My godmother’s sister – a woman whom I called my Aunt – died in childbirth at University Hospital in Newark. And though it was the same hospital in which she worked as a nurse, when she said something felt wrong, no one listened.
Having one’s health concerns fall upon deaf ears is a common plight amongst women; and, when that woman is black, her odds of receiving appropriate treatment are stacked even higher.
According to the Centers for Disease Control and Prevention (CDC), nearly 700 women die yearly in the U.S. due to pregnancy and birth complications – more than in any other industrialized country.
Additionally, the data shows that black mothers are up to four times more likely to die from pregnancy-related causes or in childbirth than their white, non-Hispanic counterparts.
New Jersey doubles that national average. In the state ranked fifth in the country for having the highest maternal mortality rate, black mothers become five times more likely to die here than white women from pregnancy or birth complications.
Therefore, we cannot talk about maternal mortality in New Jersey without also discussing structural and systemic racism.
While much work already has centered around the social determinants of health – where one lives, what one eats, how one travels and more – these serve little purpose in discovering why maternal mortality rates are so high.
That is because even accounting for education and socioeconomic status, which often may improve one’s access to healthcare, mortality rates are still worse amongst black women.
Instead, we must look toward the “weathering,” a term coined in the early 1990s by Arline T. Geronimus, a public health researcher and professor at the University of Michigan’s Population Studies Center.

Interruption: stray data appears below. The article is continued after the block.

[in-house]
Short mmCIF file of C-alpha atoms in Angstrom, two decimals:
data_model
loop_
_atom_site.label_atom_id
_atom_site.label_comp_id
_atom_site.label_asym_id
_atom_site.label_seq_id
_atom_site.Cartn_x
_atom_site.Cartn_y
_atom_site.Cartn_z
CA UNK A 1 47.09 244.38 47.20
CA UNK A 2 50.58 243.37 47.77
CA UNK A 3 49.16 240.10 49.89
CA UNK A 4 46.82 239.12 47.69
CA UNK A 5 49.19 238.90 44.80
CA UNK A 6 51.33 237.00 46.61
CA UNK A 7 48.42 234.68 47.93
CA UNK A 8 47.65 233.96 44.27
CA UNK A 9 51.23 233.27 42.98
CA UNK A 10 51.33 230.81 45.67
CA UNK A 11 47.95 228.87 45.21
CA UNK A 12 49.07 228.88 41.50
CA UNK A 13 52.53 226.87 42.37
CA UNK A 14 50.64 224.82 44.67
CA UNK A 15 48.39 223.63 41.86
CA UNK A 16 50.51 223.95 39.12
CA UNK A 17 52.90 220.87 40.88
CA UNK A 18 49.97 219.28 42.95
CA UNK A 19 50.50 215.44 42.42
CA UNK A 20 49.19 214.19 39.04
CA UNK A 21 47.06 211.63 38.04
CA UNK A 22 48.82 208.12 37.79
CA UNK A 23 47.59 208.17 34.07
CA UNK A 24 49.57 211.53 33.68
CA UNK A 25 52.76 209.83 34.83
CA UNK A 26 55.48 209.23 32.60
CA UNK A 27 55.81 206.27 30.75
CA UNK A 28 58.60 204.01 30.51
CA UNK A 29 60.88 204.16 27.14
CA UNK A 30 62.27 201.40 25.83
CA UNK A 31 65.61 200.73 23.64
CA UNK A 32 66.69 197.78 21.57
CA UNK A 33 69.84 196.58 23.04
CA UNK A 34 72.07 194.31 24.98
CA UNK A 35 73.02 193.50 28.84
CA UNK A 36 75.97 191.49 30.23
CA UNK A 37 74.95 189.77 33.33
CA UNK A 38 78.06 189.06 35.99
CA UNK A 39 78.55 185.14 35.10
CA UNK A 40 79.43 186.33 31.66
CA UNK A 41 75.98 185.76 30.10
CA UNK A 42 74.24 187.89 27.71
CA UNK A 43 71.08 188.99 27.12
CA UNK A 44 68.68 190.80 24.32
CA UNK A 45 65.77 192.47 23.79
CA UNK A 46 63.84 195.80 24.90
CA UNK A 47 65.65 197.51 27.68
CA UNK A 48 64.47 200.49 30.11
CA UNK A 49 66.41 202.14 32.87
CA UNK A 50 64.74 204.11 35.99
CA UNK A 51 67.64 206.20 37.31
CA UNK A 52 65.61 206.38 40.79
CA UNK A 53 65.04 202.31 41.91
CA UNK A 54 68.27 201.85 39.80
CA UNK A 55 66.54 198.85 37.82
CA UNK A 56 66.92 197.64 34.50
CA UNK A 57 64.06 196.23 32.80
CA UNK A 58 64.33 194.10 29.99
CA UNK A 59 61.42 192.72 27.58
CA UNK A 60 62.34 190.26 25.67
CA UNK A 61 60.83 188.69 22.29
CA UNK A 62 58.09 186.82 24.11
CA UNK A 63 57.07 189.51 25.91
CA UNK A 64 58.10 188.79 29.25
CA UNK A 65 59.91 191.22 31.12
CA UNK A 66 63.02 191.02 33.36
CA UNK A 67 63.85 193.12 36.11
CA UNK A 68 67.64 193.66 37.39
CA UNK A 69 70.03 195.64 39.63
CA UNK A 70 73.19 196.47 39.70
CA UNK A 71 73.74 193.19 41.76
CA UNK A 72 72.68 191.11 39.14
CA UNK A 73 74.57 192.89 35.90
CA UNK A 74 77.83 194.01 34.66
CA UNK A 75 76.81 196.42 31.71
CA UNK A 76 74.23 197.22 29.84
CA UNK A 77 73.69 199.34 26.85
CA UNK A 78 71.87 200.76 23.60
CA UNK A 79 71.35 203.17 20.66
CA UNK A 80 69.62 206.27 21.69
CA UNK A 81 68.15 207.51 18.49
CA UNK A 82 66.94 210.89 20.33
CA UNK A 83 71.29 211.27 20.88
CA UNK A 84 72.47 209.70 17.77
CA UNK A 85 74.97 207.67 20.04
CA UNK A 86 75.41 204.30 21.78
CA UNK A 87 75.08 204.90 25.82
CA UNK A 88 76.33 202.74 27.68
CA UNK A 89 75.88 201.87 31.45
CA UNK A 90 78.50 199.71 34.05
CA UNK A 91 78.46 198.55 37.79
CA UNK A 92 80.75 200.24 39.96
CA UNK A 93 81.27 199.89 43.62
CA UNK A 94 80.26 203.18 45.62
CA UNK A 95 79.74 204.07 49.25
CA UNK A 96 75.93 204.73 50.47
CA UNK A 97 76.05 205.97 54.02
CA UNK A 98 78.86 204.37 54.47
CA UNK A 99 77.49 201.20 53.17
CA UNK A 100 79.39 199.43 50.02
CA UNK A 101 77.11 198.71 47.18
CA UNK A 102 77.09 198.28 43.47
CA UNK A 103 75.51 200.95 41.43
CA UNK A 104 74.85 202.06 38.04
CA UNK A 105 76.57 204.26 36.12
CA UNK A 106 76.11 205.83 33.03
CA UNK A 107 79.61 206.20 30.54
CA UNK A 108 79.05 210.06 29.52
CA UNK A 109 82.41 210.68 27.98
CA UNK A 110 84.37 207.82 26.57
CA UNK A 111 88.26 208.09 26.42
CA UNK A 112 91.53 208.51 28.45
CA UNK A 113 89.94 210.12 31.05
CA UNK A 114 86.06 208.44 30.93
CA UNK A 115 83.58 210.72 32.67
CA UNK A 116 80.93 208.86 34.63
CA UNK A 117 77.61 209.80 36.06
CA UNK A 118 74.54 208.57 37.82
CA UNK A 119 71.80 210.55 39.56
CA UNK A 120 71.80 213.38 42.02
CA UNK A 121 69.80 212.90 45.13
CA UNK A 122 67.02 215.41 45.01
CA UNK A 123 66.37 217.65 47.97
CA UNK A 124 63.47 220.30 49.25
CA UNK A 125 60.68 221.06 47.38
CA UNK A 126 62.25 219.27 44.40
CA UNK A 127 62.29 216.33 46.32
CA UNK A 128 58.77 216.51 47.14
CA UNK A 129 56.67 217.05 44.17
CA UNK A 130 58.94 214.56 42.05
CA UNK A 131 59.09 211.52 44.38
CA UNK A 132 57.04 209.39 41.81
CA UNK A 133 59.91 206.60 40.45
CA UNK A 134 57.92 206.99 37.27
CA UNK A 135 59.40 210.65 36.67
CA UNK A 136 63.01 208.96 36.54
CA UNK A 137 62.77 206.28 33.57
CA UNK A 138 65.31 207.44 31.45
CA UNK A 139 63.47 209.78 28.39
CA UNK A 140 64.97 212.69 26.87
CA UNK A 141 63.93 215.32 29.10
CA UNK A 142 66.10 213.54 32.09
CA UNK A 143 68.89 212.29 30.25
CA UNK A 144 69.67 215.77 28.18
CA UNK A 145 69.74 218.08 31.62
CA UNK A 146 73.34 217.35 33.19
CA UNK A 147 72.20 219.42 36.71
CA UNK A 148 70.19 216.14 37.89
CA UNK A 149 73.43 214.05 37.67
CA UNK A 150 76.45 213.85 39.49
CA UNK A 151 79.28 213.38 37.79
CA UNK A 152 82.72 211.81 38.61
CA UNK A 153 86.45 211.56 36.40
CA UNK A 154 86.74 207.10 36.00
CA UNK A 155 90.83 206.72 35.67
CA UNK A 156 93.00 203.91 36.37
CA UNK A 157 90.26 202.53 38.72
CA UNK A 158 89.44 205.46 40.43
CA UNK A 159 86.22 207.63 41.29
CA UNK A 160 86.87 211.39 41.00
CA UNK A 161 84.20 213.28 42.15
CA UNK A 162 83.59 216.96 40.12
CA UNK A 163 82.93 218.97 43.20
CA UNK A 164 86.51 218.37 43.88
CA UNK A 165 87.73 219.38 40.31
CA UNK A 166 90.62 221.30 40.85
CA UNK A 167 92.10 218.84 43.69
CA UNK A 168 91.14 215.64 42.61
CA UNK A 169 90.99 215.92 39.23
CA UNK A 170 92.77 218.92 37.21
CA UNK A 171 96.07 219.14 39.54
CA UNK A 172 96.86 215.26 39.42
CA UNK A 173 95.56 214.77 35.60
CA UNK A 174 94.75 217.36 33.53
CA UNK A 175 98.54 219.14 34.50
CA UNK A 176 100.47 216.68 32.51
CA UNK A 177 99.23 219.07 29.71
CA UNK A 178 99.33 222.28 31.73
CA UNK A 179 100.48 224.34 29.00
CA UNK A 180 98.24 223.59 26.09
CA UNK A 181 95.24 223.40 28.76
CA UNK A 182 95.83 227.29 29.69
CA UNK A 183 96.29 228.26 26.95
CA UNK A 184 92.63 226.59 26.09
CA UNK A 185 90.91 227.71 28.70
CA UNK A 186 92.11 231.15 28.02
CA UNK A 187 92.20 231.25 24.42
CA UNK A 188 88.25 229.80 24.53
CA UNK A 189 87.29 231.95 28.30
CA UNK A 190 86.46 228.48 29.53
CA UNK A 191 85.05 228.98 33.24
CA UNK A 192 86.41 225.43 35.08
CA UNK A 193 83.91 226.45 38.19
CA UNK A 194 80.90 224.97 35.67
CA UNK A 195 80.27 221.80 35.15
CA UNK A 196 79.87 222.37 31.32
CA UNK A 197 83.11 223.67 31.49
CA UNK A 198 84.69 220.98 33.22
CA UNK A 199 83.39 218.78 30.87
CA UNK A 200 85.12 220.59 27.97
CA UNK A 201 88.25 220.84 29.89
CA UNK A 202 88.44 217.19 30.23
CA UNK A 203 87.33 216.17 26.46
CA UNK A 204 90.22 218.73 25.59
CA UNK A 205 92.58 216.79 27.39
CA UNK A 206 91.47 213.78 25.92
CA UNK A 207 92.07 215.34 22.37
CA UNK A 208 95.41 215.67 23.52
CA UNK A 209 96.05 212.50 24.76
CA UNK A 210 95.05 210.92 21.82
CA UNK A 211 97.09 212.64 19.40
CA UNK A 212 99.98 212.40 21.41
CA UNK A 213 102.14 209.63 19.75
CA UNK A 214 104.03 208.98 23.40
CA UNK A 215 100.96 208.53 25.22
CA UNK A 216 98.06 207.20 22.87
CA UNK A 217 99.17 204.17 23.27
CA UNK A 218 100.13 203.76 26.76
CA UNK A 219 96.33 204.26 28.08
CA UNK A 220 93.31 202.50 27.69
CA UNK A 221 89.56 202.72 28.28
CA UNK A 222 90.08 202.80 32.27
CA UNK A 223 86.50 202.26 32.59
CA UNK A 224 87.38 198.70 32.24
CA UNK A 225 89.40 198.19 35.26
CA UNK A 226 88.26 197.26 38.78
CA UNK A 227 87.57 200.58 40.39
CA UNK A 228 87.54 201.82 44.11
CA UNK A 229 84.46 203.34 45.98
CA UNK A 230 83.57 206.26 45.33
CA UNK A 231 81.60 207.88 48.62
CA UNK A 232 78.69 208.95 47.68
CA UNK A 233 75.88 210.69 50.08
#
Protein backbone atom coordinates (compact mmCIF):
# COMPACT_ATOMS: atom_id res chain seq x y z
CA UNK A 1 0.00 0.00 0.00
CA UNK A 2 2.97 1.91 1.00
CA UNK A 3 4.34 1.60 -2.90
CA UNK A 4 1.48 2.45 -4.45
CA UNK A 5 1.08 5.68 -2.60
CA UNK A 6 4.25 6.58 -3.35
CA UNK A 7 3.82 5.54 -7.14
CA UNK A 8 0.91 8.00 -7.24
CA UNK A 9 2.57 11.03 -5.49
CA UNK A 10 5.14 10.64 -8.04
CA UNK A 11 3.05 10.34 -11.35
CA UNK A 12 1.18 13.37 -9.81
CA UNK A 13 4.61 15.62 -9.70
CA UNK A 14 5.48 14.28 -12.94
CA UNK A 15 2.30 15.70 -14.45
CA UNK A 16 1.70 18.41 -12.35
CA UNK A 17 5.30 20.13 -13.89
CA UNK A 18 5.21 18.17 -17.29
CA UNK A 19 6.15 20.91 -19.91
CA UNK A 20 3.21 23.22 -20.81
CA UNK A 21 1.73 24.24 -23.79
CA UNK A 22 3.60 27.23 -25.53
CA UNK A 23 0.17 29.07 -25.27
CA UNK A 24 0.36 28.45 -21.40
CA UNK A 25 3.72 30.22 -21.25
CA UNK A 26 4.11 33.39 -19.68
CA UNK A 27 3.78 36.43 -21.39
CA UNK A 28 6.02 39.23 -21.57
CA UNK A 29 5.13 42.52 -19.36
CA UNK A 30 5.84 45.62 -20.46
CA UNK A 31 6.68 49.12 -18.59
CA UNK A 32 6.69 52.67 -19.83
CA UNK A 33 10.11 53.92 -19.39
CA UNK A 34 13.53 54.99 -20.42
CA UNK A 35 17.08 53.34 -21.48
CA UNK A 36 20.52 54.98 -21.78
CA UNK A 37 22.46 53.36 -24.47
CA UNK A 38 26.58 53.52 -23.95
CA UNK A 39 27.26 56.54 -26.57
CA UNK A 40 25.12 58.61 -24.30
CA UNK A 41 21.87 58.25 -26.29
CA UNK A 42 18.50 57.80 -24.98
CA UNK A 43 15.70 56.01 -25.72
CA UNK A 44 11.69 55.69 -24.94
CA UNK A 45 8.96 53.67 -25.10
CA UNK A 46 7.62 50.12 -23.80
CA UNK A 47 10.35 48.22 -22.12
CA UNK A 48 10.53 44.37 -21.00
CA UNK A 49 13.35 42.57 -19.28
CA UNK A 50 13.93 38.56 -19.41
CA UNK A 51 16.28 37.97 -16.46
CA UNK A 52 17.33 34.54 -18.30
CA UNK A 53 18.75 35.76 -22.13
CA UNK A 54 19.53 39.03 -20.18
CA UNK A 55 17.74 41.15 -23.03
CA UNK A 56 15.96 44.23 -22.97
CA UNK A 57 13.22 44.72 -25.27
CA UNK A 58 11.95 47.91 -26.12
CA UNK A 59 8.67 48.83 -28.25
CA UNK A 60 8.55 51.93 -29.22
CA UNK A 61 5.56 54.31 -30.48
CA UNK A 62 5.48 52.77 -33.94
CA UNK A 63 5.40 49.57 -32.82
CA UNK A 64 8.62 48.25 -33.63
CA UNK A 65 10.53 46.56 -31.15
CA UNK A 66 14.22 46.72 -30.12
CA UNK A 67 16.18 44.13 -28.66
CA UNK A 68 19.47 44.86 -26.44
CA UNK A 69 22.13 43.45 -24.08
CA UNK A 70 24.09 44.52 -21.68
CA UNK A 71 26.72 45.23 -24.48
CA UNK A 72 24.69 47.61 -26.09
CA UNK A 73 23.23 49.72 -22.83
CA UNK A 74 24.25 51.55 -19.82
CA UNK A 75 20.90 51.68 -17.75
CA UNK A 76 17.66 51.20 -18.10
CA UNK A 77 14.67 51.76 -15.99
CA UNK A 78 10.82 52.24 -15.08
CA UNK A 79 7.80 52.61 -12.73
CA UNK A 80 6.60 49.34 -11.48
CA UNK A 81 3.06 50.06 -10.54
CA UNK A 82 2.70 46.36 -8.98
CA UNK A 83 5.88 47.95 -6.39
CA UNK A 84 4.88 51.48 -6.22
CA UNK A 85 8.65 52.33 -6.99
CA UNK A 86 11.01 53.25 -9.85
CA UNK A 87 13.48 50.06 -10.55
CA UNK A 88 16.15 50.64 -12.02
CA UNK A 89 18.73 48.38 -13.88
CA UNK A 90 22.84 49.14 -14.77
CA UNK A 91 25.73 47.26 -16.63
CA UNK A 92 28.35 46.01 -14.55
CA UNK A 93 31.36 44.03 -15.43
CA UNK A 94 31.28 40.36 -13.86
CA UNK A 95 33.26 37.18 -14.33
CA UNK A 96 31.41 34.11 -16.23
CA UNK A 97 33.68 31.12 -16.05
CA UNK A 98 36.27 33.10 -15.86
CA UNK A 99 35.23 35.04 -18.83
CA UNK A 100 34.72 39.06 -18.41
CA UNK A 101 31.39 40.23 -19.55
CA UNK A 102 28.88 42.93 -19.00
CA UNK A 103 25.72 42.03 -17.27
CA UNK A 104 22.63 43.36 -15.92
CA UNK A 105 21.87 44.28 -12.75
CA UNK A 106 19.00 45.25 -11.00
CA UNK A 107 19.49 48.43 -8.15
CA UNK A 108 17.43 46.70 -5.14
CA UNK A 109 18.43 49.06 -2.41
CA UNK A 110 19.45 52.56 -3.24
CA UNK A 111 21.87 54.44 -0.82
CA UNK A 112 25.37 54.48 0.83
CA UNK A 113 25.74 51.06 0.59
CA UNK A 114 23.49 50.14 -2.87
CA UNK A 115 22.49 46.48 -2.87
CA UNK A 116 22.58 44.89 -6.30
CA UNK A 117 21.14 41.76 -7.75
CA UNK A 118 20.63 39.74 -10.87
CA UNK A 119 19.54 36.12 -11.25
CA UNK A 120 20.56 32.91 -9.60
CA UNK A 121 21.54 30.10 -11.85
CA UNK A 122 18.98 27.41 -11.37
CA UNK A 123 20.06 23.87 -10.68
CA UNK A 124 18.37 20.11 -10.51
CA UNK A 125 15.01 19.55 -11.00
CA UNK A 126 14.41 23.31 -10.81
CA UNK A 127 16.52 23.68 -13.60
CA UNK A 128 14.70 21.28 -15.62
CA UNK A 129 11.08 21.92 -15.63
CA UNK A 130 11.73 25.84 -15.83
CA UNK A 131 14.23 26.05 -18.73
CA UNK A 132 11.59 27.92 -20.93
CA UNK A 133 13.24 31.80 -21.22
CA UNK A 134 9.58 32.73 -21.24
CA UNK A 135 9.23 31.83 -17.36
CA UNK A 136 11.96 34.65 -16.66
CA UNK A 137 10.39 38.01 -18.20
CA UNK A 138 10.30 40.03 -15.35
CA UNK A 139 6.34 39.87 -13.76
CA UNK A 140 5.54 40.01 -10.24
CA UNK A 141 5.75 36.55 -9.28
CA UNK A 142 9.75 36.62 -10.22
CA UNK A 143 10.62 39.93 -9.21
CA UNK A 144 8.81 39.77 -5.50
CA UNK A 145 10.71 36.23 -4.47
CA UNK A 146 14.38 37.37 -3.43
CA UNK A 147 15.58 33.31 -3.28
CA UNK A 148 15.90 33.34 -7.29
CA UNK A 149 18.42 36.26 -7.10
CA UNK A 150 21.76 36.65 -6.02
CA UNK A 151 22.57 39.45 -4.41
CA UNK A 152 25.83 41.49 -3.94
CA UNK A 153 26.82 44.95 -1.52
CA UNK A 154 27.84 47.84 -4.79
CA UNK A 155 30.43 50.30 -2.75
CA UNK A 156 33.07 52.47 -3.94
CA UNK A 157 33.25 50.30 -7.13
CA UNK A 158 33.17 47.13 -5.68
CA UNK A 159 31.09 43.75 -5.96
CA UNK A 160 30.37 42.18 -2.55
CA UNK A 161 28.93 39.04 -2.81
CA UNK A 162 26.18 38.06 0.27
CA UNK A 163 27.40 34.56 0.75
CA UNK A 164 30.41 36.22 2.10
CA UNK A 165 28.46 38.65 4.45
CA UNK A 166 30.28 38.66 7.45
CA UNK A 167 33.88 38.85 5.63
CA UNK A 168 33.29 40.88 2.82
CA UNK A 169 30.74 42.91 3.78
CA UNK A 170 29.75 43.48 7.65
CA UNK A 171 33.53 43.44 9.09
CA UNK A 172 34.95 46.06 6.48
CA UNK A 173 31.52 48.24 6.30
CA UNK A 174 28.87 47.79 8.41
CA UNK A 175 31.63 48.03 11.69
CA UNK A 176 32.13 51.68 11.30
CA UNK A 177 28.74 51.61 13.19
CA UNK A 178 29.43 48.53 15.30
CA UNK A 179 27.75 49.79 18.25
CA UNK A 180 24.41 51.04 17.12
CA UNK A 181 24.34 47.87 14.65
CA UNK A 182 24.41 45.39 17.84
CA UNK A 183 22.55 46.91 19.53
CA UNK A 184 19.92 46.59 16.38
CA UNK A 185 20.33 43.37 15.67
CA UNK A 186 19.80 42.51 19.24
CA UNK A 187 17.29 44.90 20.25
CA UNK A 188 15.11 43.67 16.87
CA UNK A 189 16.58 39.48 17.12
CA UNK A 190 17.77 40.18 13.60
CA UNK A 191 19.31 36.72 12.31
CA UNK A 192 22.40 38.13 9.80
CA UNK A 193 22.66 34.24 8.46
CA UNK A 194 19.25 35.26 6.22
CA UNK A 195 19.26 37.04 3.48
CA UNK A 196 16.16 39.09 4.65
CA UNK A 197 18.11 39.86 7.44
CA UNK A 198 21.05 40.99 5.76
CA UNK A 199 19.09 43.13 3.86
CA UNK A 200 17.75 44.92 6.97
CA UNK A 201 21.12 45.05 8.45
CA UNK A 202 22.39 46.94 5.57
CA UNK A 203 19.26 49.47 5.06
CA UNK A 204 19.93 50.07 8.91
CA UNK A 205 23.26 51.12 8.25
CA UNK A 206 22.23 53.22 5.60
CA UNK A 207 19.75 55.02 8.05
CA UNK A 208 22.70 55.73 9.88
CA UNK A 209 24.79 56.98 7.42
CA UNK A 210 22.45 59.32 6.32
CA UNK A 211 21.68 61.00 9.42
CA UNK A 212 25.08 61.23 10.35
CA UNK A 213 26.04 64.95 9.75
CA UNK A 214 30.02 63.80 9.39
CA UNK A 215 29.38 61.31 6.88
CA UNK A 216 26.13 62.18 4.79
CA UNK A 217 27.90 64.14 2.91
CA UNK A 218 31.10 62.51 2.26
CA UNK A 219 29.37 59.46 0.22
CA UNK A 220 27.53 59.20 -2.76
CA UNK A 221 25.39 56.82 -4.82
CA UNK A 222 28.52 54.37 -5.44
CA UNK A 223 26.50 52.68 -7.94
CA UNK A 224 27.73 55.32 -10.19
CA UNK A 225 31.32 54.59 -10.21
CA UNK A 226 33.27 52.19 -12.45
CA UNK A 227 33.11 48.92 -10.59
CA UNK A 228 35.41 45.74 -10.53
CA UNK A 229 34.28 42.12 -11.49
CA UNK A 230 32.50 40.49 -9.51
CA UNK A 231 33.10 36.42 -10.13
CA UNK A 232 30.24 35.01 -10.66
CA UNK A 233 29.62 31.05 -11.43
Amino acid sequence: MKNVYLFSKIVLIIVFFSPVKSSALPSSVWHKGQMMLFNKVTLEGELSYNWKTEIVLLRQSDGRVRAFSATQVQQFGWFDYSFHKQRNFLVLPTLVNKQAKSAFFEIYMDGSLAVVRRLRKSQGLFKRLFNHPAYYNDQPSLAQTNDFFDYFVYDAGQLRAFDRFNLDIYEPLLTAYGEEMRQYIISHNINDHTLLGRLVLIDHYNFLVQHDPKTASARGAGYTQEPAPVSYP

Geronimus stipulated that the health of non-white Americans would rapidly deteriorate due to the chronic stress of being exposed to lifelong racism.
That has not improved. Furthermore, today’s 24-hour-news cycle constantly delivers fresh horrors to our televisions, radios, mobile phones and social media accounts.
It is no wonder then that my friends, regardless of their income, their careers, their locations or their degrees, say they worry their children might become a victim of a crime due to their race every time they leave the home.
And it is certainly no surprise that since the 2016 election, pre-term labor among Latina women in New York has skyrocketed due to mothers’ increased concerns for their families.
Because when a mother is about to bring a child into this world, the concern for their current and future safety is significant. It is a worry that weathers on one all of the time, and one which will continue to weather on mothers across the nation.
As a black woman with nine godchildren, I cannot separate myself from this reality.
And yet, couple this stress with the fact that medical professionals often decline to believe us when we do share our symptoms, leading to an underdiagnosis of disease and the denial of appropriate treatment.
Even Serena Williams, a top athlete in tune with her body, said she was forced to complain multiple times regarding her discomfort, until she was diagnosed with a life-threatening pulmonary embolism in her right lung after giving birth via Caesarean section to her daughter last year.
Then there was Sonya, my aunt, who already had a child. She knew what everything was supposed to feel like and she knew something had gone wrong. But instead of listening to her, everyone seemed to know better than her about her own body. In fact, in her final hours, she was told she was fine.
Just recently did the CDC release a study stating that three of every five pregnancy-related deaths are preventable, with continued monitoring helping to thwart many causes such as cardiopulmonary changes, stroke, high blood pressure, severe bleeding and infection.